What to Eat to Help Prevent Alzheimer’s Disease

Up to half of Alzheimer’s cases may be attributable to just seven risk factors: diabetes, high blood pressure, obesity, exercise, smoking, depression, and mental exercise. And that’s not even including diet (because there are so many dietary factors that researchers couldn’t fit them into their model). They acknowledge that diet might be another important modifiable risk factor for Alzheimer’s disease. In particular, there is growing evidence that certain dietary patterns, such as the Mediterranean diet, are associated with lower Alzheimer’s risk as well as slower cognitive decline, but which constituents of the Mediterranean diet are responsible?

The traditional Mediterranean diet is a diet high in intake of vegetables, beans, fruit, and nuts, and low in meat and dairy. When researchers tried to tease out the protective components, fish consumption showed no benefit, neither did moderate alcohol consumption. The two critical pieces appeared to be vegetable consumption, and the ratio between unsaturated fats and saturated fats (roughly representing plant fats to animal fats).

In studies across 11 countries, fat consumption appeared to be most closely correlated with the prevalence of Alzheimer’s disease, with the lowest fat intake and Alzheimer’s rates in China to the highest fat intake and Alzheimer’s rates in the United States. But this is grouping all fats together.

Harvard researchers examined the relationships of the major fat types to cognitive change over four years among 6,000 healthy older women, and found that higher saturated fat intake was associated with a poorer trajectory of cognition and memory. Women with the highest saturated fat intake had 60 to 70% greater odds of worse change on brain function. The magnitude of cognitive change associated with saturated fat consumption was equivalent to about six years of aging, meaning women with the lowest saturated fat intake had the brain function of women six years younger.

What if one already has Alzheimer’s, though? Previously, a group of Columbia University researchers reported that eating a Mediterranean-style diet was related to lower risk for Alzheimer’s disease, but whether a Mediterranean diet—or any diet for that matter—is associated with the subsequent course of the disease and outcomes had not been investigated, until now.

Researchers found that adherence to the Mediterranean diet may affect not only risk for Alzheimer’s disease, but also subsequent disease course, as higher adherence to the Mediterranean diet was associated with lower mortality. And the more they adhered to the healthier diet, the longer they lived. Within five years, only 20% of those with high adherence died, with twice as many deaths in the intermediate adherence group. In the low adherence group, within five years, more than half were dead, and by ten years, 90% were gone. By the end of the study, the only people still alive were those with higher adherence to the healthier diet.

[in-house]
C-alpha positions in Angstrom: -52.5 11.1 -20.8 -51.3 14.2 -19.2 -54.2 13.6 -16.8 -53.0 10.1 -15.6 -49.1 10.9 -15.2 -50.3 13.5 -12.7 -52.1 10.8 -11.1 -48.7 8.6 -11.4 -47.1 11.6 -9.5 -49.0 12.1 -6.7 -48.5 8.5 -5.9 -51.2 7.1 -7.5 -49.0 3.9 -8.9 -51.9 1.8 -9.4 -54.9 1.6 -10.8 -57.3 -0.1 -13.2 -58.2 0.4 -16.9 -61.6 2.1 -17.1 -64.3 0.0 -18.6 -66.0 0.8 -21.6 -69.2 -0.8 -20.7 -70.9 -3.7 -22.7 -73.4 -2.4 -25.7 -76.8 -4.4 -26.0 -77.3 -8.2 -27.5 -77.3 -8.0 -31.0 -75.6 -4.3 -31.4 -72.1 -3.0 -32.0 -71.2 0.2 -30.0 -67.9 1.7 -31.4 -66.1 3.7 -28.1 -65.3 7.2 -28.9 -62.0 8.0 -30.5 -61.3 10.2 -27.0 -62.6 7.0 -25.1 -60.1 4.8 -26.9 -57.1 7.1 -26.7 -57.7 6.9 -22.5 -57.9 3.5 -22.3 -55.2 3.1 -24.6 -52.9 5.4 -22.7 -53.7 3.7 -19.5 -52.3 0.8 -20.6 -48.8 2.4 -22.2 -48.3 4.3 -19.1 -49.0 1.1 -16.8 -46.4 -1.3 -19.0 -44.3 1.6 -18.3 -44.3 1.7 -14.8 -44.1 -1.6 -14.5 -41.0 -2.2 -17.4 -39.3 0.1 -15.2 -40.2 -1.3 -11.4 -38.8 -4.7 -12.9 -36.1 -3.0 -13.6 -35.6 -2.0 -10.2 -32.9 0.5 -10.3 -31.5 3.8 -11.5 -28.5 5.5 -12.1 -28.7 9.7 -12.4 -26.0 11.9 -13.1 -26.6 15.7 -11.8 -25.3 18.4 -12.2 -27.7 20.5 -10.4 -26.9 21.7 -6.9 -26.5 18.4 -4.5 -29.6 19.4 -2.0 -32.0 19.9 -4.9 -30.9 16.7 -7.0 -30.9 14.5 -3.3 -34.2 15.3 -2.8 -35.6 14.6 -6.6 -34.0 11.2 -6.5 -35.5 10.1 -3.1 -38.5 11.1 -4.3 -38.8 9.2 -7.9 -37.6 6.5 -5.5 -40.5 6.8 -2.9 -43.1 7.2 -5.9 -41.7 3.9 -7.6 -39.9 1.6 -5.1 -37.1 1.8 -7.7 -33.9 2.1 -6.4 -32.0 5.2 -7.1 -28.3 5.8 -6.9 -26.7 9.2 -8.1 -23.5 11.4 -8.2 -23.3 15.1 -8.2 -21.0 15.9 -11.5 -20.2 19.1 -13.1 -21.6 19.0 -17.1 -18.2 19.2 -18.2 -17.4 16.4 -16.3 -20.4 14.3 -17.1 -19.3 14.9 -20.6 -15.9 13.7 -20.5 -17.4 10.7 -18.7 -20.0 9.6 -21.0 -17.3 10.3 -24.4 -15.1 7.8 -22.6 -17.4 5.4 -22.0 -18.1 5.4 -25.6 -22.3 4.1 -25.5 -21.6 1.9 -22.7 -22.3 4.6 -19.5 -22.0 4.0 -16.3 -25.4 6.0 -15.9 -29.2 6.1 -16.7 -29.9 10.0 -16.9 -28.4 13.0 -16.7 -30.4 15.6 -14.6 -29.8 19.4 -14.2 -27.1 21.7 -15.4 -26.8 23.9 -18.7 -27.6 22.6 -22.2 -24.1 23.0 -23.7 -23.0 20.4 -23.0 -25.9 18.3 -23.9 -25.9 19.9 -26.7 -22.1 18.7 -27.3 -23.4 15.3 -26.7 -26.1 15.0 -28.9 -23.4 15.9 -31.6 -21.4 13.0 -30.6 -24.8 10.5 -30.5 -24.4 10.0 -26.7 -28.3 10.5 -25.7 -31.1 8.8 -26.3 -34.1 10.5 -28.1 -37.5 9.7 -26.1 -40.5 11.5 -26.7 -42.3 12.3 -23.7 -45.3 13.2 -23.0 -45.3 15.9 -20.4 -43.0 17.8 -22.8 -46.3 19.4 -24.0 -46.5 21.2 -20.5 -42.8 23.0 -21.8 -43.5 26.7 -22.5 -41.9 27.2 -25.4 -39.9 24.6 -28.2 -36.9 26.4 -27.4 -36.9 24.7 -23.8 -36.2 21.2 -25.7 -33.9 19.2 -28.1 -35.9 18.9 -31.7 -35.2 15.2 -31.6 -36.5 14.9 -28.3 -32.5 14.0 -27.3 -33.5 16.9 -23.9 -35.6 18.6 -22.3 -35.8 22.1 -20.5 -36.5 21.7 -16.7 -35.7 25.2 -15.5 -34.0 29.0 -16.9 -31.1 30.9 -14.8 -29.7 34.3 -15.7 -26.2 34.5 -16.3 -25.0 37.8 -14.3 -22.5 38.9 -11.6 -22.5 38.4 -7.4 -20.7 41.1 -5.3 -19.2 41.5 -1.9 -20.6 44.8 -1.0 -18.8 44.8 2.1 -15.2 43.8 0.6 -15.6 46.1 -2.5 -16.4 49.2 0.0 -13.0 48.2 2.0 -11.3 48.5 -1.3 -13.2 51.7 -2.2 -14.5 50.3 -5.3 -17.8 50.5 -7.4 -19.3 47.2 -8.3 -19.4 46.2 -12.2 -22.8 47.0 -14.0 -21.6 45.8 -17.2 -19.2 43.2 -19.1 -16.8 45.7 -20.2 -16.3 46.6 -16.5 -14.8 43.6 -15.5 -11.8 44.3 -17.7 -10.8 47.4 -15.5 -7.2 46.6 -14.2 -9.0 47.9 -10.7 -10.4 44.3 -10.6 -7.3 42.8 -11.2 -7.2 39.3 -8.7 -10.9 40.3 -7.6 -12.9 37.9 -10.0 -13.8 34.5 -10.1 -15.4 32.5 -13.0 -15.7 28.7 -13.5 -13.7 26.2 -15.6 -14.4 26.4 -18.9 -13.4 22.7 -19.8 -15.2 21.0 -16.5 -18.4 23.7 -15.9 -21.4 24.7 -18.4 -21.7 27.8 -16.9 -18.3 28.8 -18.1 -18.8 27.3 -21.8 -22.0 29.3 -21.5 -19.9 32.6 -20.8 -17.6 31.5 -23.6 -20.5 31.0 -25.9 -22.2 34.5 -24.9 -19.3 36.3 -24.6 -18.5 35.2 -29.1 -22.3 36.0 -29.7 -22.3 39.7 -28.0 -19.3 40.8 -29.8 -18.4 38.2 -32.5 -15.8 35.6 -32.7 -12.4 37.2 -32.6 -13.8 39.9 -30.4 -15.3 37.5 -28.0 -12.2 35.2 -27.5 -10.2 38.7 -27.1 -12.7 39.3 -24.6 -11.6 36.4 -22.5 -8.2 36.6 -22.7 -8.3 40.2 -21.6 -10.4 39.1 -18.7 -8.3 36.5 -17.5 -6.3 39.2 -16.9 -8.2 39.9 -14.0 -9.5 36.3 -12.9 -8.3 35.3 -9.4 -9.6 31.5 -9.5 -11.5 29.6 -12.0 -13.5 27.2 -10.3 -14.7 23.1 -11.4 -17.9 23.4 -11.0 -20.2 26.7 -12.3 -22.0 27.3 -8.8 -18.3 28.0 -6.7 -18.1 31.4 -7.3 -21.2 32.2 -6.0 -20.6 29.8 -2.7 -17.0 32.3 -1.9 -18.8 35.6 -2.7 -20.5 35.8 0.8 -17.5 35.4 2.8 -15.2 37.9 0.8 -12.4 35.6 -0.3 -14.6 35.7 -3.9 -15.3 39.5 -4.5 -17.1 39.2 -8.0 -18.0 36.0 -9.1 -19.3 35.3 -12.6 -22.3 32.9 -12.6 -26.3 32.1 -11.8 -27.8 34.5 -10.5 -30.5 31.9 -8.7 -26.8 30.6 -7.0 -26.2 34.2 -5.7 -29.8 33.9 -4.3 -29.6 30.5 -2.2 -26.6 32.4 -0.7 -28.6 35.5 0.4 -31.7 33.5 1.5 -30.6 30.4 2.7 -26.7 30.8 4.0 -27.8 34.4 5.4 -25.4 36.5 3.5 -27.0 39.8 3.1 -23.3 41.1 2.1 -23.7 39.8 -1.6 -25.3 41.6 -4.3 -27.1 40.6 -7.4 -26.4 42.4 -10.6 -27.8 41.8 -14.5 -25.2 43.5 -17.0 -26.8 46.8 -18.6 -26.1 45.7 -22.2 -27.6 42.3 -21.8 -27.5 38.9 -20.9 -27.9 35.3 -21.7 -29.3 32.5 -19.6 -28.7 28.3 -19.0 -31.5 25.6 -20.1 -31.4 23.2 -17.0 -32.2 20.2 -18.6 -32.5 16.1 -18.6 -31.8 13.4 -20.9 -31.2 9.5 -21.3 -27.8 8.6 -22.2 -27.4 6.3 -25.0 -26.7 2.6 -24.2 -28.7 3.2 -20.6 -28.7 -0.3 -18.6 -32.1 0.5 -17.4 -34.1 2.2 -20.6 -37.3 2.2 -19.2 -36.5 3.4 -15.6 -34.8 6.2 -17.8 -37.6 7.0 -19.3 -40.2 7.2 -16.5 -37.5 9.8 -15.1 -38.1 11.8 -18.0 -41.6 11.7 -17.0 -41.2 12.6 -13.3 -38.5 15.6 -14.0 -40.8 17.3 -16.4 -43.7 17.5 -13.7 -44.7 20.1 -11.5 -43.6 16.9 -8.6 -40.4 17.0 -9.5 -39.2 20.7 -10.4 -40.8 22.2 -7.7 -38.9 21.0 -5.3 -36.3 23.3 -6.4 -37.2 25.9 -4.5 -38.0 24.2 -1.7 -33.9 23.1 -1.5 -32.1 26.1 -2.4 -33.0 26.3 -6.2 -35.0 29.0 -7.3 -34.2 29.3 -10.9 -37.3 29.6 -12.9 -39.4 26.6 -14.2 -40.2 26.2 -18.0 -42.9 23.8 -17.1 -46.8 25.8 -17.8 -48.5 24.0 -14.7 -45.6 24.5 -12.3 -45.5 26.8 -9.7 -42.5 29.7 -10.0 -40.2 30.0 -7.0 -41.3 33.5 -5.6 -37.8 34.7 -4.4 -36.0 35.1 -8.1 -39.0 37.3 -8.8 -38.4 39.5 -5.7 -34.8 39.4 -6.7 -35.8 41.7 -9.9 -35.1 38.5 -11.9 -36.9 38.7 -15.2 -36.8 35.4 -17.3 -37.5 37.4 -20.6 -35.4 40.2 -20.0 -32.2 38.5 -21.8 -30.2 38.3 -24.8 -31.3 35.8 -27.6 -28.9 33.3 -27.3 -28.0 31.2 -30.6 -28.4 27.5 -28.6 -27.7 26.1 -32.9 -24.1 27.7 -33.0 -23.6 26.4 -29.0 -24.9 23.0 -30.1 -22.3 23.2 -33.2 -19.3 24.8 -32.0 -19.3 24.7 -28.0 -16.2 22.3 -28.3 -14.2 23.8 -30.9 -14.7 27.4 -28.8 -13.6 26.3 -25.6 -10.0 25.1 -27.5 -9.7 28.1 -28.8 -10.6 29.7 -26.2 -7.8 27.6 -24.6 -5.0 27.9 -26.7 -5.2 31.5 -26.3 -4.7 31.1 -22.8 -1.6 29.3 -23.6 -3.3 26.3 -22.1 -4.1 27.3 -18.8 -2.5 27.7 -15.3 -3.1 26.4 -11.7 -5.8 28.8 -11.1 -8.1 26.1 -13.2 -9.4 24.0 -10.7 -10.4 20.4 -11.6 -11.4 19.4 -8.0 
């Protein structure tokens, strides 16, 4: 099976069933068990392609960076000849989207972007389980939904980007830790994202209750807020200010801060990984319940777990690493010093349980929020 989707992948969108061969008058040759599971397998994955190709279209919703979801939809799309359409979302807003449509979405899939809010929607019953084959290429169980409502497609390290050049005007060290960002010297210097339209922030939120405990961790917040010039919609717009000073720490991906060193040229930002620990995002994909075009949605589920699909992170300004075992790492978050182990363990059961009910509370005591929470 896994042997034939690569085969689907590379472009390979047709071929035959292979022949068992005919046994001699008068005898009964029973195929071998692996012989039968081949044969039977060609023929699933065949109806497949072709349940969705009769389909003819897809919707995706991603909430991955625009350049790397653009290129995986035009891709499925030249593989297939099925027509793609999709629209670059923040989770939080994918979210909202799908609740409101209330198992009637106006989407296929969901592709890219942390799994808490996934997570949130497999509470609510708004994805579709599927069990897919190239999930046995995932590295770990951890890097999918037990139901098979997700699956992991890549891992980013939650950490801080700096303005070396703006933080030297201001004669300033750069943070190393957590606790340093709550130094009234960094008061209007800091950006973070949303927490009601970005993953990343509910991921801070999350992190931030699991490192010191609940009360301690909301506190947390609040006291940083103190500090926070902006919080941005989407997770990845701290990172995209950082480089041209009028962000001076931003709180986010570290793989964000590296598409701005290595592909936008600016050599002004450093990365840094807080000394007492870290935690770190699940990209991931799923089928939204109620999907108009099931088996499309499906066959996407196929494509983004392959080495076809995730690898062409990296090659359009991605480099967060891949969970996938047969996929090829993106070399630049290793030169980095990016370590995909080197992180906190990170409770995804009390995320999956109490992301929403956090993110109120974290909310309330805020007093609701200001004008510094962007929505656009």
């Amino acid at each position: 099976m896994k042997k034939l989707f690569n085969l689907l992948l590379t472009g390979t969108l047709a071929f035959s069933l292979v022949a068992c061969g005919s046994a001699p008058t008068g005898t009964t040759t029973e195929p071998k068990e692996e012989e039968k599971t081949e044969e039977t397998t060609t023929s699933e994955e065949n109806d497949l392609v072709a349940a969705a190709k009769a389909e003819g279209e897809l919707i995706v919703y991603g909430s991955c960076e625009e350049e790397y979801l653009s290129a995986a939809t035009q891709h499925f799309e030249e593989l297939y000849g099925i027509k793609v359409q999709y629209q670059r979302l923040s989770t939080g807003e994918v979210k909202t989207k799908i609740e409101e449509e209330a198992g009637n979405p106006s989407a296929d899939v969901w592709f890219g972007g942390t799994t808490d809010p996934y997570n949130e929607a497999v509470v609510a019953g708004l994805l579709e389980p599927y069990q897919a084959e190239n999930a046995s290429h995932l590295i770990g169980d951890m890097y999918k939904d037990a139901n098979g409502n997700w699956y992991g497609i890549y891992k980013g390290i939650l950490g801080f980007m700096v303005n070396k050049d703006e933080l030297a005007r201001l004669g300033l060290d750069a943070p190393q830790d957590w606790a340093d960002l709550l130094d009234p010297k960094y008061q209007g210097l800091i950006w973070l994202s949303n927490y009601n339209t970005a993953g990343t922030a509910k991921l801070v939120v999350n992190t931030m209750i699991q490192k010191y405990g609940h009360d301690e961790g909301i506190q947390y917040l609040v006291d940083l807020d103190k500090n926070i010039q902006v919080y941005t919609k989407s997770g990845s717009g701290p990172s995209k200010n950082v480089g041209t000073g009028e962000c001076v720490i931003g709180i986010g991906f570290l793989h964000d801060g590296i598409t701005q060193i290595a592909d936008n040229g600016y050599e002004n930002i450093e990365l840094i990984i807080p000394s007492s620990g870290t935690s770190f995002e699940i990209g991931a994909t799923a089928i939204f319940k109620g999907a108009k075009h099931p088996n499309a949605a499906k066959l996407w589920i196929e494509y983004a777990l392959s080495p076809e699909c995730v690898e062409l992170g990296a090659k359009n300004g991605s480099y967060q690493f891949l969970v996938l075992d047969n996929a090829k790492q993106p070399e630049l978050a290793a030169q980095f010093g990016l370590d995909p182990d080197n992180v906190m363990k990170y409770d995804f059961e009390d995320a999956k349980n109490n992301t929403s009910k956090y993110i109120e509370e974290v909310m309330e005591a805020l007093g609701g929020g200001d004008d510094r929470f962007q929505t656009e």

For more on the Mediterranean diet, check out:

In health,
Michael Greger, M.D.

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89 comments

Lisa M
Lisa M2 years ago

Noted.

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Lisa M
Lisa M2 years ago

Noted.

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Jeanne Rogers
Jeanne R2 years ago

Thank you for sharing.

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Jeramie D.
Jeramie D3 years ago

Thank you

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Siyus Copetallus
Siyus C3 years ago

Thank you for sharing.

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Julia Cabrera-Woscek

Even the word appear on studies like this makes me want to dig the diet. yummm!

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Sarah Hill
Sarah Hill3 years ago

thanks

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Nikki Davey
Nikki Davey3 years ago

And there is absolutely no evidence of a proven scientific nature that diet will prevent Alzheimer's, as the title to this article boldly states.

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Nikki Davey
Nikki Davey3 years ago

Increasing life expectancy once Alzheimer's has become established is not a positive. My poor aunt survived nine years after needing to be institutionalized due to severe memory failure. Not a good thing at all. Watching the shell of the person we once knew and loved for all that time, plus the cost of doing so as well, could only be recommended by an uncaring idiot.

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Nils Anders Lunde
PlsNoMessage se3 years ago

ty

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